27. If the attorney general refuses to certify the employee was acting within the scope of his employment at the time of the incident, then the employee may any time before trial petition the court to certify if the employee was acting within the scope of his employment at the time of the incident at which time if so certifies the United States shall be substituted as a party
  28. The federal tort claims act section of the Us Department of justice contact information is as follows:

Contact the FTCA Section by phone and fax

Telephone: (202) 616-4400
Fax: (202) 616-5200

Contact the FTCA Section by U.S. Postal Service

Federal Tort Claims Act Section
Torts Branch, Civil Division
U.S. Department of Justice
P.O. Box 888
Benjamin Franklin Station
Washington, DC 20044

Please address FedEx, UPS, courier, etc. deliveries to

            Federal Tort Claims Act Section
Torts Branch, Civil Division
U.S. Department of Justice
175 N Street, NE
Washington, DC 20002

In order to pay a claim, the following must be established:

  1. Negligence

To determine whether to make a payment on a tort claim, will need to determine if the accident was caused by a Federal employee’s negligent act or omission by an employee. Negligence consists of four basic elements:

A duty recognized by law requiring an action to conform to a certain standard of conduct;

A failure to conform to the required standard of conduct;

A legally defined causal connection between the conduct and the resulting injury or other damages; and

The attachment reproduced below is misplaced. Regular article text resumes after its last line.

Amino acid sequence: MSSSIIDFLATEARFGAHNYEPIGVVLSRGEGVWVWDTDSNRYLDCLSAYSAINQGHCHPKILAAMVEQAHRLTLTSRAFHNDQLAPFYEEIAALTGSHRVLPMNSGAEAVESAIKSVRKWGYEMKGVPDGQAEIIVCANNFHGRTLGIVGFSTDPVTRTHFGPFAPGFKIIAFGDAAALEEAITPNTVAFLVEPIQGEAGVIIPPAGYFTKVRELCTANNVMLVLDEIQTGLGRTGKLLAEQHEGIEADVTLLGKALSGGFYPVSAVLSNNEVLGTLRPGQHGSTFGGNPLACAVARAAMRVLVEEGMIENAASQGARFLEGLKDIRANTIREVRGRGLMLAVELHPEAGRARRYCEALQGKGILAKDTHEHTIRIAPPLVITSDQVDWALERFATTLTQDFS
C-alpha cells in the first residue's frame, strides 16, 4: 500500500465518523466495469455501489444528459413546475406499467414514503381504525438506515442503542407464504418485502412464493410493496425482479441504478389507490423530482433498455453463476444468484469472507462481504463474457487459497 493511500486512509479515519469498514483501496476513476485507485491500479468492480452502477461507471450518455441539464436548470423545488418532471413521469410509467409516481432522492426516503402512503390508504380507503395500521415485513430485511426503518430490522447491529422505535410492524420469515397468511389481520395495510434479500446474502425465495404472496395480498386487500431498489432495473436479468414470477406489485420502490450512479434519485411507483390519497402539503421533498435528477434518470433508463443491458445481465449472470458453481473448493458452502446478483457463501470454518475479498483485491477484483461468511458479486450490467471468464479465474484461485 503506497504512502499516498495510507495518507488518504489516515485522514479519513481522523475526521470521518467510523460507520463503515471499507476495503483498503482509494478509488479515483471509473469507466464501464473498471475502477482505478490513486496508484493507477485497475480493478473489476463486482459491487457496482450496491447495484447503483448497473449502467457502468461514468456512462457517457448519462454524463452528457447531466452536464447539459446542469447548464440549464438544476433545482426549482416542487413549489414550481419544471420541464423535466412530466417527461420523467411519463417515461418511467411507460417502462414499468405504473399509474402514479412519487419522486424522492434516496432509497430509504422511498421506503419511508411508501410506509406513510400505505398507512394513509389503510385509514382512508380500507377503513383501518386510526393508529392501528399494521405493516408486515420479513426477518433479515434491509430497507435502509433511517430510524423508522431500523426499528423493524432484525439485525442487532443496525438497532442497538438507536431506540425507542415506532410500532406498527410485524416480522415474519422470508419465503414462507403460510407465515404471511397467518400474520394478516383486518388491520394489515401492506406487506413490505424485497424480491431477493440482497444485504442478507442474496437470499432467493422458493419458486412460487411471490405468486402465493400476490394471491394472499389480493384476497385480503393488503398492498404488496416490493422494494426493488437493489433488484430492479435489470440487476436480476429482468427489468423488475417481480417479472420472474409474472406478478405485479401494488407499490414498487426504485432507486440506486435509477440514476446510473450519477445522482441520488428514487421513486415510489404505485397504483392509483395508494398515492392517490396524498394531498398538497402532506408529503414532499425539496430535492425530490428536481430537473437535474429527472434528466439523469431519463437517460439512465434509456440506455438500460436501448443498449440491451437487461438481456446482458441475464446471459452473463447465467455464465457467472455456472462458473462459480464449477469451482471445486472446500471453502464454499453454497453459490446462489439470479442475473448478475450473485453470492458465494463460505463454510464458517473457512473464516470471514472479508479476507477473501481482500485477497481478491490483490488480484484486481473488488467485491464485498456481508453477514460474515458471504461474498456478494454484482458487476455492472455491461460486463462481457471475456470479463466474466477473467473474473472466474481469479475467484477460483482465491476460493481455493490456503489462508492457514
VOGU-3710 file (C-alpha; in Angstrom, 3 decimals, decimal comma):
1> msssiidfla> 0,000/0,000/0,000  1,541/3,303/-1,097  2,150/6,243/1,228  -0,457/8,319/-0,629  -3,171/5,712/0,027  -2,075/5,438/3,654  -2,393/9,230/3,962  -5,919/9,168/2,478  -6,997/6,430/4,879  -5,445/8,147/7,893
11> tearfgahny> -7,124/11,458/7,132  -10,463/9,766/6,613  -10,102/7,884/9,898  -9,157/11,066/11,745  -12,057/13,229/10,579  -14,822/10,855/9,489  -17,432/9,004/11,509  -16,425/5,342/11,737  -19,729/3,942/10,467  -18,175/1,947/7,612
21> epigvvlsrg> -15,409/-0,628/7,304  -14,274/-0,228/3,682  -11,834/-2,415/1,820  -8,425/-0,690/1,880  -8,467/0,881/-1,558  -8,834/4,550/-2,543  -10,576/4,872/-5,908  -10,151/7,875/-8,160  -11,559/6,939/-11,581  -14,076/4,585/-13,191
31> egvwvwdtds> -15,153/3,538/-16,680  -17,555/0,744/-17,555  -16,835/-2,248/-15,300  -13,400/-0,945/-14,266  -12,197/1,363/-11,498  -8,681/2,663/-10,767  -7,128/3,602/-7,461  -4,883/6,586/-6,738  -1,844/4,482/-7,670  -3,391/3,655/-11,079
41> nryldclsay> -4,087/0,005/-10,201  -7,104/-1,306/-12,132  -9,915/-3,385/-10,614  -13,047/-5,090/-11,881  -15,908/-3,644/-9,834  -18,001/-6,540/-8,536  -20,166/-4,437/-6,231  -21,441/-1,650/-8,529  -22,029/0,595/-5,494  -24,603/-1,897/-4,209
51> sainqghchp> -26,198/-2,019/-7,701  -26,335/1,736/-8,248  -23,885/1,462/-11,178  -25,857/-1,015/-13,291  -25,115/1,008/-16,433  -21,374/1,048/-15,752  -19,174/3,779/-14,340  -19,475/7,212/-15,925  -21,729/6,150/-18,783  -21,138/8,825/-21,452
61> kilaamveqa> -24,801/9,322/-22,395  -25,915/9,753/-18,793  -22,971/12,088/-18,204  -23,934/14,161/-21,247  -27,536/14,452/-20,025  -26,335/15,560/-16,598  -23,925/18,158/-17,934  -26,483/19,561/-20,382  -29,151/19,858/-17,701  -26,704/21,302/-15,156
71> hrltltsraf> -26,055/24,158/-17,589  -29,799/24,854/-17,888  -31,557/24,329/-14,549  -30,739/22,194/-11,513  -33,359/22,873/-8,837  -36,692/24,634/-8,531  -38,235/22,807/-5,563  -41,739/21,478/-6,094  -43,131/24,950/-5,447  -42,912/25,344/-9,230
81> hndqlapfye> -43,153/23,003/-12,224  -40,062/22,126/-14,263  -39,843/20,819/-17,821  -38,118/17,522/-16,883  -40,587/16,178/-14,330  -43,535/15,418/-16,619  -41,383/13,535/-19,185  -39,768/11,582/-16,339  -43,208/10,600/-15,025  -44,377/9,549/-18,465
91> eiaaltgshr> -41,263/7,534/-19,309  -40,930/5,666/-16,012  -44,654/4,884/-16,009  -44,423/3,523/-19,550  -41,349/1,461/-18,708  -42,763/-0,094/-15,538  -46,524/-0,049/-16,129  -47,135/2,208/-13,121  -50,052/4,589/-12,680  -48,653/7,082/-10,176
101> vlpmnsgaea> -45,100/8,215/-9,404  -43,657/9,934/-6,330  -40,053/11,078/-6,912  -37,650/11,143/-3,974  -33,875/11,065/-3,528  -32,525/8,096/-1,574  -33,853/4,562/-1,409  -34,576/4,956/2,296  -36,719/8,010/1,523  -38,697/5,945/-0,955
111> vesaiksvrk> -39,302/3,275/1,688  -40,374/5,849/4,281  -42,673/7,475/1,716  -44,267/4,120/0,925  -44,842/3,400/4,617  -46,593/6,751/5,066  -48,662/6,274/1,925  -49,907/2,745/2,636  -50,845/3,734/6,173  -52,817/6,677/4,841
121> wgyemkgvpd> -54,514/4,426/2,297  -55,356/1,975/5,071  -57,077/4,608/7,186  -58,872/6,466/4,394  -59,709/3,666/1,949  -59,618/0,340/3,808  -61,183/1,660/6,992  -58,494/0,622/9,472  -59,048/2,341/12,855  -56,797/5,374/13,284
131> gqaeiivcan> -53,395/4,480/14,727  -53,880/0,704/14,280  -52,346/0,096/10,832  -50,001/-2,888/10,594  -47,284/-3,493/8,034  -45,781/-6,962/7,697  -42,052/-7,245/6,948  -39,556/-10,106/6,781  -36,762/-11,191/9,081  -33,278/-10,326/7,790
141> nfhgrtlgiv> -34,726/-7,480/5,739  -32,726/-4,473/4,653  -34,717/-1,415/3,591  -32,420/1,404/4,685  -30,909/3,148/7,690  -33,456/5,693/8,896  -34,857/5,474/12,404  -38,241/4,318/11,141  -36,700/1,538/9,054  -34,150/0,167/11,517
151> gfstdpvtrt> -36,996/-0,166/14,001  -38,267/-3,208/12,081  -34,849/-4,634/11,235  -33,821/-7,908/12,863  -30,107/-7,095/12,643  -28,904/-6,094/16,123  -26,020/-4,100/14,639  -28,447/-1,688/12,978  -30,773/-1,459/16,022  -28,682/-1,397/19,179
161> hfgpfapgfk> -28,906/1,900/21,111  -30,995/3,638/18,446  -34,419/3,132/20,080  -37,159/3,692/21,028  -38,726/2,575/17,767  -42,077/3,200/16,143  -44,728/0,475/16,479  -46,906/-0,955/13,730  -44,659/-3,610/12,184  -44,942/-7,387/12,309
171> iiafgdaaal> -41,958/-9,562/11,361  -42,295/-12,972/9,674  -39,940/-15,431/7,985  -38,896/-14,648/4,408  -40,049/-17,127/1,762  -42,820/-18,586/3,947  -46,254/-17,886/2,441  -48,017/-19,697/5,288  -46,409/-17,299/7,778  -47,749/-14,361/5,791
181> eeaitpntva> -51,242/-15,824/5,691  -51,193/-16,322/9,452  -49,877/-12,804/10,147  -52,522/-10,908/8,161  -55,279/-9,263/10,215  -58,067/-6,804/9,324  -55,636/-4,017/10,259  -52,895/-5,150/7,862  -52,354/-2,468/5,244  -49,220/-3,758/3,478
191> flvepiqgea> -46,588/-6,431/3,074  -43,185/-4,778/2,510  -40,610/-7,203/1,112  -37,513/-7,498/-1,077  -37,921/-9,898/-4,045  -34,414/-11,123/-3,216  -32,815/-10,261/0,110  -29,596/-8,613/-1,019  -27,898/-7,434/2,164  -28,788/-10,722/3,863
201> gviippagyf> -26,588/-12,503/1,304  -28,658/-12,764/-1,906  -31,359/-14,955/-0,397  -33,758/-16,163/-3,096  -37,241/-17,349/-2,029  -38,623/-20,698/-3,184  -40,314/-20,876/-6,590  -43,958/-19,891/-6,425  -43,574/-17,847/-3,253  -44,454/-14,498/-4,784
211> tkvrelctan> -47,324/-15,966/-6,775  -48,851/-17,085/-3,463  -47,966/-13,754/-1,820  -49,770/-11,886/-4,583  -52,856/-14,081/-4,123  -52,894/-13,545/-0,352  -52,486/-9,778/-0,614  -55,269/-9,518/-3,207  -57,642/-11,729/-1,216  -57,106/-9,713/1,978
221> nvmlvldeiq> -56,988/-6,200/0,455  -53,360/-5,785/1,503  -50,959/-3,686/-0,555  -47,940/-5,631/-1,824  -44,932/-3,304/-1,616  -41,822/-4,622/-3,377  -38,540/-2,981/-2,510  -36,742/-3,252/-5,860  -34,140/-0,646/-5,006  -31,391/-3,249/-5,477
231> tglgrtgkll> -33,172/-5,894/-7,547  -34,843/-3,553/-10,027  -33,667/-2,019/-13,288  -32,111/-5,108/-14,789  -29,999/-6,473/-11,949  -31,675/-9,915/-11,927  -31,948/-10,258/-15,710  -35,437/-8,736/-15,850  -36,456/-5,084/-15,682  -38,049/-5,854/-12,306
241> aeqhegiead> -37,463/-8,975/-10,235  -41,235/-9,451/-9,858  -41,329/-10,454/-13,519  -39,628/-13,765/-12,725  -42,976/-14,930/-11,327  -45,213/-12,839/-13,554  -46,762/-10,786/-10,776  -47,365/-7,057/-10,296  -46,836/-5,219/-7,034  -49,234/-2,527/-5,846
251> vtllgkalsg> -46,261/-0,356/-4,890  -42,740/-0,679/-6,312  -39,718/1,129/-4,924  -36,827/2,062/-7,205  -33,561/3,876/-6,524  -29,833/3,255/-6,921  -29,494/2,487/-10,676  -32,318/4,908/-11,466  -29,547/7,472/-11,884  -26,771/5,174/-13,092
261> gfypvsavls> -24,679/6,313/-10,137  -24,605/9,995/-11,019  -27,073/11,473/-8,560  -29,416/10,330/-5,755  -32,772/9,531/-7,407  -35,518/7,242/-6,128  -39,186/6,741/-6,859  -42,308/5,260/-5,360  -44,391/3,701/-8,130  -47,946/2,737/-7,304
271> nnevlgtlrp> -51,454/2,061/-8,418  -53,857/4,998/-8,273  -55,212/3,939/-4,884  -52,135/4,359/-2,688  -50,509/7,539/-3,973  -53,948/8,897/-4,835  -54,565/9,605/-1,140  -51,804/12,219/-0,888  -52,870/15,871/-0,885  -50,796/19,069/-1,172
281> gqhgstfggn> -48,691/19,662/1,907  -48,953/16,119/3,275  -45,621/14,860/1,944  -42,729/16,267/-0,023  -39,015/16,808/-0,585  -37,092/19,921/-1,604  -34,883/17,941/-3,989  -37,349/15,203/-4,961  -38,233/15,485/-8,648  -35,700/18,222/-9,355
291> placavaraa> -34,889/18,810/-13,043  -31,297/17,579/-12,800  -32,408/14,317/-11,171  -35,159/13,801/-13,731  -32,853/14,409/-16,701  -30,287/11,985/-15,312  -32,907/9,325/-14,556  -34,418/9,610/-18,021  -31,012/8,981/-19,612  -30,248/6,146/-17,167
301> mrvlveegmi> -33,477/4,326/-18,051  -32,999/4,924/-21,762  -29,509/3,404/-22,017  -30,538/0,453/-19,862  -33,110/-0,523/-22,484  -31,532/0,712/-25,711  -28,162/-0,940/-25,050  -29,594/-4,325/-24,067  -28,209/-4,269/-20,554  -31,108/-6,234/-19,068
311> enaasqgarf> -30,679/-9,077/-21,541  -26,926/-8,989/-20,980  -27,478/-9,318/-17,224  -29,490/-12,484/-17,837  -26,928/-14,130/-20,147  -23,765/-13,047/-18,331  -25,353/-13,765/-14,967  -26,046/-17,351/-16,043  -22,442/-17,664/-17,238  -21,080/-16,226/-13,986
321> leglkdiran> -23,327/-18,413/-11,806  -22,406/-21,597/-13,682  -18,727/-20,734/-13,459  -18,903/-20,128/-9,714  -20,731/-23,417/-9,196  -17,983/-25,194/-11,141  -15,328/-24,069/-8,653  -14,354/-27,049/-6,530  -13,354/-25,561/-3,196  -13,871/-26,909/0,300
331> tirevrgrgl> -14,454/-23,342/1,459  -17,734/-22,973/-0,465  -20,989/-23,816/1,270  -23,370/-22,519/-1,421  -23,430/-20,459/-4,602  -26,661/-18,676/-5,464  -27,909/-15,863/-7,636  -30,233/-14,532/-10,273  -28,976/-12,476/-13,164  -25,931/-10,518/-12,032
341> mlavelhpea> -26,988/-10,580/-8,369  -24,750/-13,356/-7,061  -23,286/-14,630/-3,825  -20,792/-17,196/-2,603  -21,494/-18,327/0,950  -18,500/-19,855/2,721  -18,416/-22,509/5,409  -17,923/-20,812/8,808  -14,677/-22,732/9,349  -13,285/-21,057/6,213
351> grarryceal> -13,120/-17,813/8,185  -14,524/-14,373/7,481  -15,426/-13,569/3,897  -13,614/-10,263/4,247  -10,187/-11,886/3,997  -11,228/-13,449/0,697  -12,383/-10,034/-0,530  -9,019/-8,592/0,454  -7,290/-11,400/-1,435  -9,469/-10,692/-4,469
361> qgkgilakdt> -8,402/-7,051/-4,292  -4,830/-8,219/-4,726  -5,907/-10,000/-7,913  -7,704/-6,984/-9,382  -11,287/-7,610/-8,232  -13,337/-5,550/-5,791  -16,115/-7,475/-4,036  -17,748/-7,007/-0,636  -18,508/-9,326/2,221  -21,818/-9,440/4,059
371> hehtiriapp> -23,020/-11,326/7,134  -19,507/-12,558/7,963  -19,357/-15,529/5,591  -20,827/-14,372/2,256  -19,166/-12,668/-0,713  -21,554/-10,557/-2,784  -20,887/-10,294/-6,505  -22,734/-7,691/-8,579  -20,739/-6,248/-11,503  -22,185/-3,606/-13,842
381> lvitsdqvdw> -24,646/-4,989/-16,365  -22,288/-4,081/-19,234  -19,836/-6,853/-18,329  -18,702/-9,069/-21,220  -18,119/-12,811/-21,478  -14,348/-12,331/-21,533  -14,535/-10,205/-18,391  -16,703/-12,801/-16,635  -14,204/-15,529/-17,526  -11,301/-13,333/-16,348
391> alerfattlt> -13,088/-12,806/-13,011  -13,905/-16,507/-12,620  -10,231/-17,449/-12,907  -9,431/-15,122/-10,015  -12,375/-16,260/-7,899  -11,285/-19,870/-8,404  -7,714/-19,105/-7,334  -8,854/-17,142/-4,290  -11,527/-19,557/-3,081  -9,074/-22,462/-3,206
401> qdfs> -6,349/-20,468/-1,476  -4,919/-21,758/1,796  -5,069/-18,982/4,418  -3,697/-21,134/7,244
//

An actual loss or damage suffered by the claimant.

  1. Liability

Under the Federal Tort Claims Act, payment decisions should be based on a determination of whether the United States is legally responsible for the accident in question. That liability determination should be based on a finding that there was a negligent or wrongful act or omission by an employee while within the scope of his or her employment under circumstances where the United States, if a private person, would be liable to the claimant under the law of the state where the act or omission occurred. Therefore, the first determination to be made after a proper and adequately documented claim is received and investigated is whether liability rests with the Postal Service.

  1. Scope of Employment

Scope of employment is defined as duties an employee is authorized to perform in service of the United States, and which occurs substantially within the authorized limits of time and space of his or her duties.